I know, I know. It’s a rite of passage in a child’s life. It’s magical. Their faces light up and there is an innocence in their belief. I am depriving my children of the joy that comes with believing in Santa, and I’m going against a rather American norm. I get that, and I have to say #sorrynotsorry.
My children are loved, cared for, and we celebrate the heck out of Christmas! We decorate the tree, make hot chocolate, read Christmas stories, watch Christmas movies, exchange gifts and even get pictures with Santa. The only thing we don’t do is tell our kids that Santa brings presents to all the boys and girls of the world. Here’s why:
It is a lie. Spin it however you like, at the end of the day, it isn’t true. Does this mean I never tell white lies to my children? No. It means I do my very best to be honest with my children about life. When they ask me questions, I want them to know they can count on me to be honest. I am sure that most children grow up fine believing in Santa, but I would rather not have my child question my integrity once they find out Santa isn’t real.
It is impossible. I’m not sure about your kids, but mine have asked for some pretty outrageous things. My son wants to be able to fly, my daughter wants magical powers, and my youngest wants to have One Direction perform a concert in our living room. Yes, seriously. Beyond that, they have asked for things we simply cannot afford ($400 scooter, not happening). How do I explain that Santa did not bring them what they wanted, when the entire premise of Santa is that he brings you what you want?
Christmas is not dependent on good works. Another thing taught in the Santa mantra, the “nice” and “naughty” list. How – how do we get passed this? I’m pretty sure at one time or another, our kids have been “naughty,” and some years, I can confidently say my children were likely more naughty than nice. What do I do? Give them coal? Or am I teaching them that no matter what I say and how they act, they will still get their presents. To me, their gifts are not contingent upon their behavior. I cannot reconcile that with what we teach our children about Santa.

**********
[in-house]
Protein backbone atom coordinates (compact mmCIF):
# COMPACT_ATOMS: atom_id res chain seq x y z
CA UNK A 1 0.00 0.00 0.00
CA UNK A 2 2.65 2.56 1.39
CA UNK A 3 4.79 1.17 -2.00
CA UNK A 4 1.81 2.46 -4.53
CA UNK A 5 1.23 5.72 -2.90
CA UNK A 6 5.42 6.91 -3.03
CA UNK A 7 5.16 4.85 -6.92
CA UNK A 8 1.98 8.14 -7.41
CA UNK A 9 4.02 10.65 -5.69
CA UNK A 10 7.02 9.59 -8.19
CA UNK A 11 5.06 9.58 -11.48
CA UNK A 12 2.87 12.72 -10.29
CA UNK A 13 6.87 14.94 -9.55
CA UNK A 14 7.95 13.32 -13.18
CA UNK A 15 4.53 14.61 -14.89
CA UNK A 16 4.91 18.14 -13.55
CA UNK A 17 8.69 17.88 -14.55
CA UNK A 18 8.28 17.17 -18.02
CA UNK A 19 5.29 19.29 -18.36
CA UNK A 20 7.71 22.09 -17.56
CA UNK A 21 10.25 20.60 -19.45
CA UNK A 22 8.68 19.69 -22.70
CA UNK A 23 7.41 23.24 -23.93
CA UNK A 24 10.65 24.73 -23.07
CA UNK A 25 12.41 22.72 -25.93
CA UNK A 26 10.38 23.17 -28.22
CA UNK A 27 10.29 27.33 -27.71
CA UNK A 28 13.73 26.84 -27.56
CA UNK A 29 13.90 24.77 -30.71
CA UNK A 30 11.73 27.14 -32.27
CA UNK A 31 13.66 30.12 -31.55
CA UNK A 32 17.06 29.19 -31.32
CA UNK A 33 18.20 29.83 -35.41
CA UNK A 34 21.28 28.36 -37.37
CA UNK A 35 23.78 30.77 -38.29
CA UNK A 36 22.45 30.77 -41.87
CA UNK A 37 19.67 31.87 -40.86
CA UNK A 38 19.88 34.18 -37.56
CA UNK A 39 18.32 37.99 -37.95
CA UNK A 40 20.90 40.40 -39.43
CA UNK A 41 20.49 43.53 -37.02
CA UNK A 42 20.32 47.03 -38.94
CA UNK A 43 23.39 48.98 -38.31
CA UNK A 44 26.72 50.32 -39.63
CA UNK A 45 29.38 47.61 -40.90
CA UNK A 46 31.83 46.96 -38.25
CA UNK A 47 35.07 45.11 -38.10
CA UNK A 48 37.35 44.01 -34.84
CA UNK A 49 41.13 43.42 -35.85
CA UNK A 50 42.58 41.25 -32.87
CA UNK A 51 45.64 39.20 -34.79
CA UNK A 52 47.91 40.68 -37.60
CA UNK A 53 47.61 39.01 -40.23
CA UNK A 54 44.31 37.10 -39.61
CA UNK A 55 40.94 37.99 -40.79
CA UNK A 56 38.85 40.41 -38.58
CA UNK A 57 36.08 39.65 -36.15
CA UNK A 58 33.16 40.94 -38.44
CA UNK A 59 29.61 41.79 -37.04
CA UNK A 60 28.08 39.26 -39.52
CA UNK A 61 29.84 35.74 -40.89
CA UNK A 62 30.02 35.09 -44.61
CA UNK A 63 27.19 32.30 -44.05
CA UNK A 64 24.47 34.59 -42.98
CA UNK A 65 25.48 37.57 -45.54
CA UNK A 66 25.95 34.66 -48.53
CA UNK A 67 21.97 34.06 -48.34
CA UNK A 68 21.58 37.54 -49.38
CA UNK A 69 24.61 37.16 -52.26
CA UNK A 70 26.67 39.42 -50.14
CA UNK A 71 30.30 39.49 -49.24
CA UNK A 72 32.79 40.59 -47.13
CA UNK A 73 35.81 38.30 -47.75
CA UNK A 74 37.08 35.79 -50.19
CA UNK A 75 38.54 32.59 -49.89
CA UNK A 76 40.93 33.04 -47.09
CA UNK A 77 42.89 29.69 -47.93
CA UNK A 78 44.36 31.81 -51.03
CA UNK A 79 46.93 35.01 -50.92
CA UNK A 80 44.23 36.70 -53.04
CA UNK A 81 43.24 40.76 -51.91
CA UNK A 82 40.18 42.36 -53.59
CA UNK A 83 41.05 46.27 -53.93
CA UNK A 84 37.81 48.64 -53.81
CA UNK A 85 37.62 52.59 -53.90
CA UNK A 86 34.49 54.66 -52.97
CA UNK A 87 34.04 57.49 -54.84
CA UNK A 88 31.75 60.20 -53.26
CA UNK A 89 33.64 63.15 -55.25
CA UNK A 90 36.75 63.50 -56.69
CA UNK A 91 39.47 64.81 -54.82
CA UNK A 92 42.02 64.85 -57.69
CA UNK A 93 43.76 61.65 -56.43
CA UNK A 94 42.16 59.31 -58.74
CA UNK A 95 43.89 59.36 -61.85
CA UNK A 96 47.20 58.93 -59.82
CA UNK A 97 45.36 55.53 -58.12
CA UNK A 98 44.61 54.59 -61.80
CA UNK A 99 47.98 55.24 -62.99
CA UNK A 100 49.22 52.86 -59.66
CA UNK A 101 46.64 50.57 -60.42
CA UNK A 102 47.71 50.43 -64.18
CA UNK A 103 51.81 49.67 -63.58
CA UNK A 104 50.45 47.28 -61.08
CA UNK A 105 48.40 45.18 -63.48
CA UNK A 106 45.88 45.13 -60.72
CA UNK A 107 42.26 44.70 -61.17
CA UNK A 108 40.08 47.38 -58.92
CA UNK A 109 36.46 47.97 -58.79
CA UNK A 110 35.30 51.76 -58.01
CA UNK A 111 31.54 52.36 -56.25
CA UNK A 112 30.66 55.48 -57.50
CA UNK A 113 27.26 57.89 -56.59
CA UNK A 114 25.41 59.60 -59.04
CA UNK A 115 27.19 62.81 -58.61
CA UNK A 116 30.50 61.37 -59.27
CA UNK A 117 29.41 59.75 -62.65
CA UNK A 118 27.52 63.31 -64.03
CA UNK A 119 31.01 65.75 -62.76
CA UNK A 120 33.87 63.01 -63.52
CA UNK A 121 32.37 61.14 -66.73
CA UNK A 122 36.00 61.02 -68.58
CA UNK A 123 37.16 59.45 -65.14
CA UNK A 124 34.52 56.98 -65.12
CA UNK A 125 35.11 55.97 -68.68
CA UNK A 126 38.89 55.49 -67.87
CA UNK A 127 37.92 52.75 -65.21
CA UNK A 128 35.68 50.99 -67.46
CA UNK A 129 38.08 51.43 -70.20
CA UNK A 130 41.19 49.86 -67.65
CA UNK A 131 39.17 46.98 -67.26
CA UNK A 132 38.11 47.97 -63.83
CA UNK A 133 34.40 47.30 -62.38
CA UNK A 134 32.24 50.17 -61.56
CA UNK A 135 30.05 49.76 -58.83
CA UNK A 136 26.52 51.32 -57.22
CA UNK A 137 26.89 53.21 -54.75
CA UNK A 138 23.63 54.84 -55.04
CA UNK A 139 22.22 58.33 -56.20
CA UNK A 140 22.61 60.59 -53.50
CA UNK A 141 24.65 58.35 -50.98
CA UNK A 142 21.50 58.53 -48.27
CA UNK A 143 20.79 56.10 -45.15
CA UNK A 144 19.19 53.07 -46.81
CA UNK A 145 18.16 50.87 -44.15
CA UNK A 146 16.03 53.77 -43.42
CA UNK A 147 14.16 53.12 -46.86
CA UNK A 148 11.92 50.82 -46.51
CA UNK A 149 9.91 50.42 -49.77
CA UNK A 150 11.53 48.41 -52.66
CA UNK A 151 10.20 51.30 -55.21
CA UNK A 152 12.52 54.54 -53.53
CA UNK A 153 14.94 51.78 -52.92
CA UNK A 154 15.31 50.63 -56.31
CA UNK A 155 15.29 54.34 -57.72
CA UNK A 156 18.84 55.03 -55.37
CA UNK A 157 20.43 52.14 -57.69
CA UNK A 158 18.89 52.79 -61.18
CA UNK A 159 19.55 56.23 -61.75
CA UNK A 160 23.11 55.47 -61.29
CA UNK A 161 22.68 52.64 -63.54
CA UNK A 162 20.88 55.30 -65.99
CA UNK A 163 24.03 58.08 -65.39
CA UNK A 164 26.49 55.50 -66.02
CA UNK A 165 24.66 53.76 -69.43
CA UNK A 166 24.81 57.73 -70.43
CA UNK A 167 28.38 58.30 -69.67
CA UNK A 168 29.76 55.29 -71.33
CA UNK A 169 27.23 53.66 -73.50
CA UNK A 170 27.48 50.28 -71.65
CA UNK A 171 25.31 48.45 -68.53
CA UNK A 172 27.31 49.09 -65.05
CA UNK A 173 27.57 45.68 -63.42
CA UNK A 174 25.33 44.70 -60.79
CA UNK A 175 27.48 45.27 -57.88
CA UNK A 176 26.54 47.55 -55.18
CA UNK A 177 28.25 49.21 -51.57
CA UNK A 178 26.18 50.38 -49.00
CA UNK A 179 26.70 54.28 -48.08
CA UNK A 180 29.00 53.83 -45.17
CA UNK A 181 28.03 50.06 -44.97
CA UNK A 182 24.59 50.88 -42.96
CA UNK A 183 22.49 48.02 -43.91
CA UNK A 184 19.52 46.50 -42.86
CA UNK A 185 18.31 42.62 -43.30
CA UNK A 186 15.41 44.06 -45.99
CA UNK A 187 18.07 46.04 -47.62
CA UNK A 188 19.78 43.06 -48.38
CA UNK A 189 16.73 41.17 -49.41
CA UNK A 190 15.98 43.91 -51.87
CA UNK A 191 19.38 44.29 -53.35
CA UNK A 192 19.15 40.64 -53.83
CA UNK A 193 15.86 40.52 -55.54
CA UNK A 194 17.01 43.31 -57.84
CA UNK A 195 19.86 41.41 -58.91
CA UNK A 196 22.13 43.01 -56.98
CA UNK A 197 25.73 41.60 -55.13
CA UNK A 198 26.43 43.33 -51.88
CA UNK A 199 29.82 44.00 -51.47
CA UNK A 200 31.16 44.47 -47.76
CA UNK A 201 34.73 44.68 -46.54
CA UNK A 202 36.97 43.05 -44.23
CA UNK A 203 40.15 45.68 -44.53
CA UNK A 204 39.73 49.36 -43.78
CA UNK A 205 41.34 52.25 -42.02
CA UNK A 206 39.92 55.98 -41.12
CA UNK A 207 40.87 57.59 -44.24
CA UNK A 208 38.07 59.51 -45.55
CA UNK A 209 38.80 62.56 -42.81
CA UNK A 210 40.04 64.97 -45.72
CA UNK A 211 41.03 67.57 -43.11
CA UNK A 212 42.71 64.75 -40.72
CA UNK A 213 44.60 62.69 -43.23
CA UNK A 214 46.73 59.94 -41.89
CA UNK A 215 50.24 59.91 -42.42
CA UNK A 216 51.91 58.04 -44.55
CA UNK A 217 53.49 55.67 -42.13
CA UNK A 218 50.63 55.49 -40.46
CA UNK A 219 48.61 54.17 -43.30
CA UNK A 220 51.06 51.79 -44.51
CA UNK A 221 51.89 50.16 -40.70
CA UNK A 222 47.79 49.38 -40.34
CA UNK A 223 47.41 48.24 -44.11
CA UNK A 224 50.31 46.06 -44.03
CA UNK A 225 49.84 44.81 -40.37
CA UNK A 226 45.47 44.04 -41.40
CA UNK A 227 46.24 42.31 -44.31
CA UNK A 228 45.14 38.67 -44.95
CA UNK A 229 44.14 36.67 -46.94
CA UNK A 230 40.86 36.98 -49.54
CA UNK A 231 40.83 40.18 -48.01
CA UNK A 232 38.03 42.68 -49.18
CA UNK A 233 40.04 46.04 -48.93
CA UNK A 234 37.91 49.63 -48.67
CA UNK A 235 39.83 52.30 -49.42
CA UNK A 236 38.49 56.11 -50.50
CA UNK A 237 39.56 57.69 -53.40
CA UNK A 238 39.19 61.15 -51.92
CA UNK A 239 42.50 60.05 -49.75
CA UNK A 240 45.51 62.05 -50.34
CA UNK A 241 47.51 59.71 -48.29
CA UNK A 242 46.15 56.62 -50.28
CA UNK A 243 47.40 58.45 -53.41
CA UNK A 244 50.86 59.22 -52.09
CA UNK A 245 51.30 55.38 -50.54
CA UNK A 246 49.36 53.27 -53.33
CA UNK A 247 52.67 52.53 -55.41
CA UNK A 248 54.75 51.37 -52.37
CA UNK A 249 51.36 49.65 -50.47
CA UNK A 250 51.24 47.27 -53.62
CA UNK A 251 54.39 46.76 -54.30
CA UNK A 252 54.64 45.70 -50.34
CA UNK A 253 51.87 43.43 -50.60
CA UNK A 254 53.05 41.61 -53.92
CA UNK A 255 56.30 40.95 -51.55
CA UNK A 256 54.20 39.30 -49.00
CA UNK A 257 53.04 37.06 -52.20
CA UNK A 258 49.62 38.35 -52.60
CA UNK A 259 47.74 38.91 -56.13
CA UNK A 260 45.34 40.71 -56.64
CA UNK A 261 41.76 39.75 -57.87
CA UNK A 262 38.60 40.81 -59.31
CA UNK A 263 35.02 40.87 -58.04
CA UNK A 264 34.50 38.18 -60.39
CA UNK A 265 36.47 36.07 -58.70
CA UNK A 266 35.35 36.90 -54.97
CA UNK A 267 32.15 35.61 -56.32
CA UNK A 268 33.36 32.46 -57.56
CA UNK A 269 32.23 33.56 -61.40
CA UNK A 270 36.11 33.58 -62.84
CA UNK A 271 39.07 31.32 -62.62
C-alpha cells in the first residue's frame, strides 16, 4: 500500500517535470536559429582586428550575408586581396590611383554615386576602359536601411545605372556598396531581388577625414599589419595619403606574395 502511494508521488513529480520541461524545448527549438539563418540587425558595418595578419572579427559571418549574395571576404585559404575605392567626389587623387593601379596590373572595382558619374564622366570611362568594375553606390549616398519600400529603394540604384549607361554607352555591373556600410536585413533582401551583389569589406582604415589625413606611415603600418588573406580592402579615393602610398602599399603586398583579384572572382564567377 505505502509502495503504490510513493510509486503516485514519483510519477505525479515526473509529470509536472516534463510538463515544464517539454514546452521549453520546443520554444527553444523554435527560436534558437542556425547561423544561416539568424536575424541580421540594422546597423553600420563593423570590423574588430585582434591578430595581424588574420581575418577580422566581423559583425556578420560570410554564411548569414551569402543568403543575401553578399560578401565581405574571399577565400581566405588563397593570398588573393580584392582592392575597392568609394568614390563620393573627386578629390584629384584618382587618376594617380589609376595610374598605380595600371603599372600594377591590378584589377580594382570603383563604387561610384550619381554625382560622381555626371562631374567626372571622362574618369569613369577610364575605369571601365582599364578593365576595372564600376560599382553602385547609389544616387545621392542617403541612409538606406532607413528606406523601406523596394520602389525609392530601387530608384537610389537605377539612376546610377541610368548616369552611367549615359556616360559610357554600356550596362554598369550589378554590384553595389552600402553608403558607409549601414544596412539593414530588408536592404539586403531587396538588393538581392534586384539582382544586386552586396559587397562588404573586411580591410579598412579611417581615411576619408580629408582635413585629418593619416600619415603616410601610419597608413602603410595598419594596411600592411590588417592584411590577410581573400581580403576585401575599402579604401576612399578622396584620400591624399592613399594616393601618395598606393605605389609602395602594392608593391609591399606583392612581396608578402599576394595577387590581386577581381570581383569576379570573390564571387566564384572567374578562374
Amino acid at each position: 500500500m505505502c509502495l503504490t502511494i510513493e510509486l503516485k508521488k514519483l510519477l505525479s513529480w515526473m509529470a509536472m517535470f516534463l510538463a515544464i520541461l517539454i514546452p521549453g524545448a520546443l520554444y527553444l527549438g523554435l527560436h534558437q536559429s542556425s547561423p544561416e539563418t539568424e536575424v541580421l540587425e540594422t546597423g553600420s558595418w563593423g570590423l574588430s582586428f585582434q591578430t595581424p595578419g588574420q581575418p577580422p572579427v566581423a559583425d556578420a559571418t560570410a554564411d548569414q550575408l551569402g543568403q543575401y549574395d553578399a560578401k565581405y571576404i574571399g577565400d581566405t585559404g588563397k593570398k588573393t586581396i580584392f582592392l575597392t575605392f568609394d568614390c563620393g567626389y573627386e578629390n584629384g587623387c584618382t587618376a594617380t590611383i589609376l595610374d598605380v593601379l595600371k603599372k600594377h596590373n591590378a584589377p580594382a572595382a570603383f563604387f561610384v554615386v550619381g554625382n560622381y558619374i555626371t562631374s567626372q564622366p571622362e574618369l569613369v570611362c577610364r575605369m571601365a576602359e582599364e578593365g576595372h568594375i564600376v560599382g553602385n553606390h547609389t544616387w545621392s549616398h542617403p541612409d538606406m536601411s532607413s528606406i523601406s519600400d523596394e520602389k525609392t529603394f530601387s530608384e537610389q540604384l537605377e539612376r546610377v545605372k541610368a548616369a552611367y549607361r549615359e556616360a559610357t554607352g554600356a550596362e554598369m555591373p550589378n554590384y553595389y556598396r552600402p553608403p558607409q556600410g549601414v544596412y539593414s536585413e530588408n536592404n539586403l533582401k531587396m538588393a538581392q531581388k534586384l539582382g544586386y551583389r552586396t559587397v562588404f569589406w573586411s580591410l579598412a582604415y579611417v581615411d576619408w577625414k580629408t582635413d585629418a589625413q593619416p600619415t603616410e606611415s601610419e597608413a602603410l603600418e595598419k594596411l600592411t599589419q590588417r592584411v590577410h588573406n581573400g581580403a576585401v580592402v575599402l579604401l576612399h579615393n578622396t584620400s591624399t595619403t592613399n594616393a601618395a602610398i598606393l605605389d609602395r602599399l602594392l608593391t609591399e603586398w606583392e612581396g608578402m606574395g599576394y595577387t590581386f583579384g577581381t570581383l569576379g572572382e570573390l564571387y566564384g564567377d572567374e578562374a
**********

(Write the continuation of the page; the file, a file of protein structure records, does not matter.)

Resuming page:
It is unfair. Let’s assume we could get our children every single thing on their list, it still would not solve the issue of other children in their life not getting everything they want. Undoubtedly, children will talk at school. How can we answer the question “Why didn’t Susie get any presents from Santa?” without discussing income inequality and unrealistic expectations.
It is heartbreaking. At least, it was for me. Let me take you back to Christmas Eve, 1985. For my entire life, “Santa” was not only real, but I knew him! He would show up to my step-grandmother’s house to hand out presents. On that fateful Christmas Eve, when I was five-and-a-half years old, my brother callously informed me that the man I thought was Santa was only a relative dressed up and that Santa did not exist. Crushed, I turned to my dad to expose my brother’s lies, but he confirmed them. Of all my Christmas memories, this one is the most vivid. When I think back on my childhood Christmas, this is what I remember. I have no magical memories of Santa which aren’t tainted with the devastation I felt when I learned the truth. Of course, I’m fine now, and I don’t fault my parents or anyone over this (well, maybe my brother a little bit). That moment was a big and painful moment for me, one that I would rather not have my children endure.
So, what DO we do?
We teach our children about Saint Nicholas. We tell them how he lived long ago and because of his faith, he devoted his life to helping others. We explain in age appropriate terms how his life was such an inspiration that his work is still celebrated at Christmas in the form of Santa Claus. We tell our children that although Santa is not a real person who lives at the North Pole and “Sees you when you’re sleeping,” that it is still okay to celebrate Santa knowing who he is based upon.
We have done our best telling our children that some other people believe in Santa, and they have been instructed not to say anything about him not being real. So far, they have not ruined the magic for any other children. The closest they came was when my niece freaked out because my daughter touched the “Elf on the Shelf.” Yeah, we don’t do that either. Except for our own entertainment.